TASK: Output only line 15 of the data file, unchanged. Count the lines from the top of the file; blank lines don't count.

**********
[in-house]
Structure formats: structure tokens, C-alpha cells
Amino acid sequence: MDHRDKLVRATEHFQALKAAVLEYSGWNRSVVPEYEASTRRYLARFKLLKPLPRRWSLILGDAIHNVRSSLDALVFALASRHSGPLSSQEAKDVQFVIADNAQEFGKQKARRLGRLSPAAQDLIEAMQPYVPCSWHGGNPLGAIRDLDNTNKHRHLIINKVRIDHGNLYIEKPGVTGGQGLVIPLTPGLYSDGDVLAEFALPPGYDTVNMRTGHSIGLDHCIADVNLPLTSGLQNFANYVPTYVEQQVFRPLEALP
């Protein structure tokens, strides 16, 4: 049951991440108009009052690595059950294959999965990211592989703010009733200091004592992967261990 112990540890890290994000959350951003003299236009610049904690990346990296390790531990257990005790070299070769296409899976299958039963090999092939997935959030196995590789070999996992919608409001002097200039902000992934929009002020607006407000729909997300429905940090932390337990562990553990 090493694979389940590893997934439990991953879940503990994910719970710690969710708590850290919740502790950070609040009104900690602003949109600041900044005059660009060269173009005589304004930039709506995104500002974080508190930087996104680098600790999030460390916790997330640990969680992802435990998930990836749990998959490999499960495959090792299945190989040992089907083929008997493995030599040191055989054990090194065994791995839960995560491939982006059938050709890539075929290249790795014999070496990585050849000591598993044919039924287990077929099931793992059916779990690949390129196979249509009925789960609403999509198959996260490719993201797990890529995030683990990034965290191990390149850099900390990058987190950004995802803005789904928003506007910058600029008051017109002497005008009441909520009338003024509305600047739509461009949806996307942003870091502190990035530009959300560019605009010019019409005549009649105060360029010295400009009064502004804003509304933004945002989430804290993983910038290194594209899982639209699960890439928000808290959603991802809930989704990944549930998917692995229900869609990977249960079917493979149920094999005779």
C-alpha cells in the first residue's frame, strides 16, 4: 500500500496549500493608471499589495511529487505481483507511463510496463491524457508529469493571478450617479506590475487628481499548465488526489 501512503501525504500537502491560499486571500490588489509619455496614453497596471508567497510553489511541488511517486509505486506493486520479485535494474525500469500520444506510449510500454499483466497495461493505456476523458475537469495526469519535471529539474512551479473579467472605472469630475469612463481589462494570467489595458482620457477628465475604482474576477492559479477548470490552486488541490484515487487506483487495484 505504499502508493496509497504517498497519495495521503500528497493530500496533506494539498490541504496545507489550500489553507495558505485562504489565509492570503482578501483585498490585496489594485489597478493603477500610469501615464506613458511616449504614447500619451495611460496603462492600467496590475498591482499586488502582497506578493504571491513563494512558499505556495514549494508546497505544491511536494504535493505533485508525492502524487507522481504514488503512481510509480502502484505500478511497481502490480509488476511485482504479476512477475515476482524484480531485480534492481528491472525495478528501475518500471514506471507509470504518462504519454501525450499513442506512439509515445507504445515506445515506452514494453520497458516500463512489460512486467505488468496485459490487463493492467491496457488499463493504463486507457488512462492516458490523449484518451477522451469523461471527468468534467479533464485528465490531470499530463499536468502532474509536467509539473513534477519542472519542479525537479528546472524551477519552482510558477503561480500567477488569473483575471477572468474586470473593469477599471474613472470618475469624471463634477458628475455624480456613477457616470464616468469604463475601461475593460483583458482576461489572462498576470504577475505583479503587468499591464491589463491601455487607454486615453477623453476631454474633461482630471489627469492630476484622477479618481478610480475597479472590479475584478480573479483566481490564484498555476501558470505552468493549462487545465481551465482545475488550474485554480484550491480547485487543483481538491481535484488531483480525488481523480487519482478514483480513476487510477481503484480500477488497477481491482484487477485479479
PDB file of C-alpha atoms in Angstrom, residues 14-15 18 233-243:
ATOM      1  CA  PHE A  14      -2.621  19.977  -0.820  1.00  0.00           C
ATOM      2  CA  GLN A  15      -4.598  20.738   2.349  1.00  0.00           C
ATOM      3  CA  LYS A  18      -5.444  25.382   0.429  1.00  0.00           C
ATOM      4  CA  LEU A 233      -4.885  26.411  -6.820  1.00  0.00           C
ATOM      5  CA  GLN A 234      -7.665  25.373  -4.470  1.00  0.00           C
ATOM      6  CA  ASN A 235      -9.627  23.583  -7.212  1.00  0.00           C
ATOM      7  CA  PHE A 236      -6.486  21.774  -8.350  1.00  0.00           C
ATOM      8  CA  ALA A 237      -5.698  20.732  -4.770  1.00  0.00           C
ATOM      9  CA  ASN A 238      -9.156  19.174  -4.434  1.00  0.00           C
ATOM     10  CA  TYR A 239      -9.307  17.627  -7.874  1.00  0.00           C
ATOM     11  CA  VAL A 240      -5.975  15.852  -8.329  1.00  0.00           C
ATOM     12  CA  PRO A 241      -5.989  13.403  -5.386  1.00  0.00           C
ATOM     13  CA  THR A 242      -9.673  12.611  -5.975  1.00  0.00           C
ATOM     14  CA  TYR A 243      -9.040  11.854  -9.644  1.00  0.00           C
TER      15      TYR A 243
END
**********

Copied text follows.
ATOM      9  CA  ASN A 238      -9.156  19.174  -4.434  1.00  0.00           C